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He thinks he’s hiding but I found him:

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With mom again:

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I don’t even know what to say about this one:

2013-05-08 08.58.02

Anyway, that’s all for now. Be sure to come back next Wednesday, I’ll try to have some more photos up. Oh and come by on Mondays too for my short fiction reviews. See ya soon!

Christos Voskrese!!!

Hi all. Today is May 5th. Cinco de Mayo! But that isn’t all. It is also the Eastern Orthodox Easter. This is one of my favorite holidays and I felt a great need to post about it; however, I didn’t have time to work up something to explain why this holiday is so awesome. What I decided to do was repost something I wrote for a different blog (Bloggcerto!) last year. I don’t keep up with that blog anymore but I still feel the post is relevant. So check it out below.

*Side note: The title of this post is a traditional Pashcal greeting. Christos Voskrese is Old Church Slavonic meaning Christ has Risen! Apparently is also translates into Rastafarian: Krestos a uprisin! To which the response is: Seen, him a uprisin fe tru! For some reason this makes me laugh.

*Side note #2: We just got a new puppy yesterday so that may explain a lot of why I didn’t want to write entirely original content for this post. I’ll put a picture at the end so you can see him (but you’ve got to read the whole post first). He’s SOO CUTE!!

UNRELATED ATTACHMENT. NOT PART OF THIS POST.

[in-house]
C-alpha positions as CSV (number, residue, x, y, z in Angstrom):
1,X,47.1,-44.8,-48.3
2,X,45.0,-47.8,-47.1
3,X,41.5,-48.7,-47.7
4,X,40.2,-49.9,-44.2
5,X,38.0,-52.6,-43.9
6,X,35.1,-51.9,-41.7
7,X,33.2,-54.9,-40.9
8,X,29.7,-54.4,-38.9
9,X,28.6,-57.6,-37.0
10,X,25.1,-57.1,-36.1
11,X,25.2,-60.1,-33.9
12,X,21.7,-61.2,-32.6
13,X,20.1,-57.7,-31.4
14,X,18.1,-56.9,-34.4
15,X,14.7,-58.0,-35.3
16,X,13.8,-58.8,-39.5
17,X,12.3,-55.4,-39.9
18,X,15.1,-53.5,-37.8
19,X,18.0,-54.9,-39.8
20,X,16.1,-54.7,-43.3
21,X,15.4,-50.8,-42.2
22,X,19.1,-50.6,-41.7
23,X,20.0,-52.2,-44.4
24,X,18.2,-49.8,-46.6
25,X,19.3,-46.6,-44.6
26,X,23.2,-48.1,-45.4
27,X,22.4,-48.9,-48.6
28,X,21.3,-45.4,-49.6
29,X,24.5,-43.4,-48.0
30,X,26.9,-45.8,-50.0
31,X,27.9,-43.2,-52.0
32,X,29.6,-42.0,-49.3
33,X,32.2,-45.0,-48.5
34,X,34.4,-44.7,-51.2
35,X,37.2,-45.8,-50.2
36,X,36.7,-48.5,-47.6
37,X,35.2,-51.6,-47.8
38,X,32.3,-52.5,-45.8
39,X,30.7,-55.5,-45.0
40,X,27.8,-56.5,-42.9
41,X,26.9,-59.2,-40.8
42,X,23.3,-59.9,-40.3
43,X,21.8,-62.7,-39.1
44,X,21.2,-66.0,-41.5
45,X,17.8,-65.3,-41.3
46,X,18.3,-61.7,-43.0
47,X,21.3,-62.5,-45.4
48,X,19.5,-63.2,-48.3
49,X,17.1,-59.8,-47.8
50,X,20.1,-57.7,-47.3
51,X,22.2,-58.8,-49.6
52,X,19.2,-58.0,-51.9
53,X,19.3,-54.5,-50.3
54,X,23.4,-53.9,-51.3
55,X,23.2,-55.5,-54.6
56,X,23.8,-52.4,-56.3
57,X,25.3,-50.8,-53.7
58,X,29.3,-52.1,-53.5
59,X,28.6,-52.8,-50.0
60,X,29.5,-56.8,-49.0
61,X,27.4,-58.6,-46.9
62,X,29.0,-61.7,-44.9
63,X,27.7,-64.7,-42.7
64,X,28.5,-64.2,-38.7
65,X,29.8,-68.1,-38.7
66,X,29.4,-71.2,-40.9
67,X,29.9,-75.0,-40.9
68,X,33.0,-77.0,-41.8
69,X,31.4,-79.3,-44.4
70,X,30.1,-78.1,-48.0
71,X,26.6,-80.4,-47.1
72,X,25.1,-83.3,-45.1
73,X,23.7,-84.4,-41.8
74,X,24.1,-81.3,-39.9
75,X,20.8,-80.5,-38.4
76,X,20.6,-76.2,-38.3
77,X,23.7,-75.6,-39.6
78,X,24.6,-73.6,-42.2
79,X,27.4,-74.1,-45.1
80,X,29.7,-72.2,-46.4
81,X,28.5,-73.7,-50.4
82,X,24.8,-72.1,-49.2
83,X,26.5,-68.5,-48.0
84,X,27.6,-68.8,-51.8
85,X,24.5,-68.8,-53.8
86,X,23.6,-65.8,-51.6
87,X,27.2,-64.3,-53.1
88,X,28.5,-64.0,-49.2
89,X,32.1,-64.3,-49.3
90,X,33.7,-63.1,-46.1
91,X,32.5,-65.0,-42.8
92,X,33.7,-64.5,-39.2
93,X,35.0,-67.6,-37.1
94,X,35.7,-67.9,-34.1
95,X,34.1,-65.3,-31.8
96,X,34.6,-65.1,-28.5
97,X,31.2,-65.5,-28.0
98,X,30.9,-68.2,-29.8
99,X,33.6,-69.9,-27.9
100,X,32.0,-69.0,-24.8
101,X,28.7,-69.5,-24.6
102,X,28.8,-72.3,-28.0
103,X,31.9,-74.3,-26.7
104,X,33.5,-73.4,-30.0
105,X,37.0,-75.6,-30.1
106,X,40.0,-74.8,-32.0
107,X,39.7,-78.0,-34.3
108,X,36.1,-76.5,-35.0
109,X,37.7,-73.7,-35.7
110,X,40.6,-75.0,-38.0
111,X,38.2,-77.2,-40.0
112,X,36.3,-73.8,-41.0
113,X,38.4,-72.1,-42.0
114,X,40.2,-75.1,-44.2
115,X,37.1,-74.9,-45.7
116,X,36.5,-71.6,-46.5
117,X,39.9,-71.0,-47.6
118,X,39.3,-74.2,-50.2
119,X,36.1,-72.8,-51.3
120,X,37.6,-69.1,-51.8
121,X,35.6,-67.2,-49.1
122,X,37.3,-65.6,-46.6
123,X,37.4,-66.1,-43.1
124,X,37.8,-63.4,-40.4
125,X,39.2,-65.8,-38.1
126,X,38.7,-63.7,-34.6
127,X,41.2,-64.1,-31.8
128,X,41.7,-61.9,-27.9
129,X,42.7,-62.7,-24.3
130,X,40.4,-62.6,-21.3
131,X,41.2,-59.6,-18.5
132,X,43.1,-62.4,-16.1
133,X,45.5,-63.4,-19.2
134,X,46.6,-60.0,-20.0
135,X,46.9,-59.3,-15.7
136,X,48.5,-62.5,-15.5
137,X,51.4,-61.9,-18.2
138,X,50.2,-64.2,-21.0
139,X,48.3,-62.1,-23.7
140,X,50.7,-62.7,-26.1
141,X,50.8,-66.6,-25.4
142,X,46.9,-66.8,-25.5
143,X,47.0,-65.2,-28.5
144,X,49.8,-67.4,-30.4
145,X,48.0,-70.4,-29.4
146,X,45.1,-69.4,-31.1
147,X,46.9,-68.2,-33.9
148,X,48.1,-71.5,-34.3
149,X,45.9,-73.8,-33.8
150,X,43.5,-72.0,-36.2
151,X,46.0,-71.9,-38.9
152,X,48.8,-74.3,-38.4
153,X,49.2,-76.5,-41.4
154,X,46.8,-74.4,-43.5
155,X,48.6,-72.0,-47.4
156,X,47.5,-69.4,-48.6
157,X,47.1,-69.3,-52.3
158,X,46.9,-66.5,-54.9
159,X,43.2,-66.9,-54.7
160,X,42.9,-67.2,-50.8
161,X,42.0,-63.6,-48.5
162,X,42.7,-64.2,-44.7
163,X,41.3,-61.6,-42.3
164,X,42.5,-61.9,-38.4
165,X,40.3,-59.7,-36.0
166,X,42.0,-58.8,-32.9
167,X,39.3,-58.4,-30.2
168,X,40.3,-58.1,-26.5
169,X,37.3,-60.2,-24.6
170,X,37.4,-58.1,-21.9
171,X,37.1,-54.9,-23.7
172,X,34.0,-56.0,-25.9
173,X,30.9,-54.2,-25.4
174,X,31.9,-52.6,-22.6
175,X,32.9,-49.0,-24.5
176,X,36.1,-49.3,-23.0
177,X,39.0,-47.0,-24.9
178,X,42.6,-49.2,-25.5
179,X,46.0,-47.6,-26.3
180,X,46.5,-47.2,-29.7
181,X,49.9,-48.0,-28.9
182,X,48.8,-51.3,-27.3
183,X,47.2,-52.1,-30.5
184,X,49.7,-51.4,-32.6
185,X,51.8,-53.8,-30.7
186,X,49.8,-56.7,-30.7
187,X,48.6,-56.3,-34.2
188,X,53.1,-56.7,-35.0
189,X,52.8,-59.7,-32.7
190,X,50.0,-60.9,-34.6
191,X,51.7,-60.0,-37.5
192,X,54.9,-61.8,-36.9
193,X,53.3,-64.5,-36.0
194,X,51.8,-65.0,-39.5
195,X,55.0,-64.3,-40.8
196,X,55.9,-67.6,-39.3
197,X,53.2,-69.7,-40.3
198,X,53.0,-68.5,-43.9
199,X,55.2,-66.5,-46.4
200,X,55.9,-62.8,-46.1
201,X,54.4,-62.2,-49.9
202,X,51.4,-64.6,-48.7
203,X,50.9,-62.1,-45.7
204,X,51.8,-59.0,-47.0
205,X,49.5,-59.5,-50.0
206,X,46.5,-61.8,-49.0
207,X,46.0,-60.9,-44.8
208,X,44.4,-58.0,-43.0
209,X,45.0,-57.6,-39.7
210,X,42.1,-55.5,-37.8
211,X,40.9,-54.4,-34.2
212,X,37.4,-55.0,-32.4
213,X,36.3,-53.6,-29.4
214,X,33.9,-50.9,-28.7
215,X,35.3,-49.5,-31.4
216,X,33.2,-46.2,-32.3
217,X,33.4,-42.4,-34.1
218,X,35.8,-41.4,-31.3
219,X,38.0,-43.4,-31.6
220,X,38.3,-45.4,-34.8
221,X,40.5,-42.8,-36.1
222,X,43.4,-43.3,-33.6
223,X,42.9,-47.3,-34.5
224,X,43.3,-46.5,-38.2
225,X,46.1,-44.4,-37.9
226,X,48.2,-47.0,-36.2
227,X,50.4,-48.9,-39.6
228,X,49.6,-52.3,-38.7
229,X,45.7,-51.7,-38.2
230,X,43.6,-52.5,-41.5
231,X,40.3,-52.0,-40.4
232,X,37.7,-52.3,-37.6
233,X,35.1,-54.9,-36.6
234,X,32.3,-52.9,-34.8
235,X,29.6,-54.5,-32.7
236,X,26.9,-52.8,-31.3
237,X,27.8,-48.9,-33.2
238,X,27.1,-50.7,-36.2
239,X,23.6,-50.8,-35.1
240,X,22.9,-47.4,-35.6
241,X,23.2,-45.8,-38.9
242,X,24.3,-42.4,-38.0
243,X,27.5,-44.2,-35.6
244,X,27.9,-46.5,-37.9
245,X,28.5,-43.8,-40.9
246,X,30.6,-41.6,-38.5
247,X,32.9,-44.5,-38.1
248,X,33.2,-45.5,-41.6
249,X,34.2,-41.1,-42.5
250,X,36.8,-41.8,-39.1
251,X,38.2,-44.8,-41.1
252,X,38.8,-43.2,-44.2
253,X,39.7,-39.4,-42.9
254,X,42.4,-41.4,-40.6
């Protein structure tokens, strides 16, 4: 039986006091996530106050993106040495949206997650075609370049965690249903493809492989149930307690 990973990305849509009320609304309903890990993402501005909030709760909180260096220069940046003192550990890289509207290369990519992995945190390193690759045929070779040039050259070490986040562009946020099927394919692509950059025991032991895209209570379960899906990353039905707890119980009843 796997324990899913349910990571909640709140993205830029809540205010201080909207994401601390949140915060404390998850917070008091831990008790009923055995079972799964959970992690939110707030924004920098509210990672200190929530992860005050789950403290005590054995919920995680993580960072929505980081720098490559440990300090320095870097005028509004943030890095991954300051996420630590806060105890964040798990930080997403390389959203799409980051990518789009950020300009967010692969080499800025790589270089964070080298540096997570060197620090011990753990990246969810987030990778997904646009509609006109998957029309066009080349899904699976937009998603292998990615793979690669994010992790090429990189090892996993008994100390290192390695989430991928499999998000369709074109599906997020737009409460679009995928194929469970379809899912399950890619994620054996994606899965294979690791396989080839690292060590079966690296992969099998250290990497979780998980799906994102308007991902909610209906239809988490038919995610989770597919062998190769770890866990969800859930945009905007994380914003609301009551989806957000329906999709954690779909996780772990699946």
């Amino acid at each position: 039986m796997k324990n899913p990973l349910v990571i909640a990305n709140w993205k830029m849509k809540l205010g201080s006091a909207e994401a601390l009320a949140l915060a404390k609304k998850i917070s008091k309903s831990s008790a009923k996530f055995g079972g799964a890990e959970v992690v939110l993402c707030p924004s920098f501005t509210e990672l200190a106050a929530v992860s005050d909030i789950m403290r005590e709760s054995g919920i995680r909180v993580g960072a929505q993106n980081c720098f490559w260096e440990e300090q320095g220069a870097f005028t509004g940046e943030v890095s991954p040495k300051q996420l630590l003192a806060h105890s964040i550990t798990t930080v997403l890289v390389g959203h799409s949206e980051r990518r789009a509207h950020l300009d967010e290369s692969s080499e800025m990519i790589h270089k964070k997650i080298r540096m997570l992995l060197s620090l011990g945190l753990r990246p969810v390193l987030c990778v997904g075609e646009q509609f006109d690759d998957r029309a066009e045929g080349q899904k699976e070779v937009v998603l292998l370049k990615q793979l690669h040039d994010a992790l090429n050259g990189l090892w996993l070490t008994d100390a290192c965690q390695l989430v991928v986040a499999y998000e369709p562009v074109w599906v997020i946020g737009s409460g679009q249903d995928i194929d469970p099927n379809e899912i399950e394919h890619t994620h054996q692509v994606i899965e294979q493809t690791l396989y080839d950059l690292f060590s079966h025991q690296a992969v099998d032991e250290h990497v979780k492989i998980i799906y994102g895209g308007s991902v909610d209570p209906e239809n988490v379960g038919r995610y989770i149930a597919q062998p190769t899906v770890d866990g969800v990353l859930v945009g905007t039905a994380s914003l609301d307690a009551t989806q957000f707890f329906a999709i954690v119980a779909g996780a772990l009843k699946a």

So this is an amalgamation of several different conversations I had this weekend, via text message or phone call:

Caller/Friend/whoever: “Hey dude, whatchya doin this weekend?”
Me: “I’m home this weekend. Easter!”
Caller/Friend/whoever: “Ya, like Easter was weeks ago bro. Besides, aren’t you Jewish?”
Me: “What? No. I’m not Jewish. Where did that even come from? Anyway, it’s Russian Orthodox Easter!”
Caller/Friend/whoever: “So….”
Me: “So I can’t go out this weekend.”
Caller/Friend/whoever: “Lame!”
Me: “Bye”

Russian Orthodox Easter? What’s that? Why isn’t your Easter just the same time as everyone else? Well, there are a bunch of different answers to these questions, and I will try to answer them quickly and to the best of my knowledge, so we can get to the good part: The SINGING. Essentially, around the 11th century A.D, there was a split between the Roman Catholic Church, and what was then called the Orthodox Catholic Church, which we know today as the simply, the Orthodox Church. I suppose there are many, many differences between the modern-day Catholic Church and the Orthodox Church, but what seems important to me, and what differentiates me from being Catholic are three things:

1) Our cross looks like this:

Courtesy of stvlads.com

Courtesy of stvlads.com

2) We have Icons which look like this:


Courtesy of Russian-Victories.ru

3) We don’t celebrate Easter the same time as everyone else!

I have been told that this last difference, has to do with some ancient calendar and some qualifications which need to be met be met before we can celebrate Easter, namely that Easter cannot fall before or during Passover.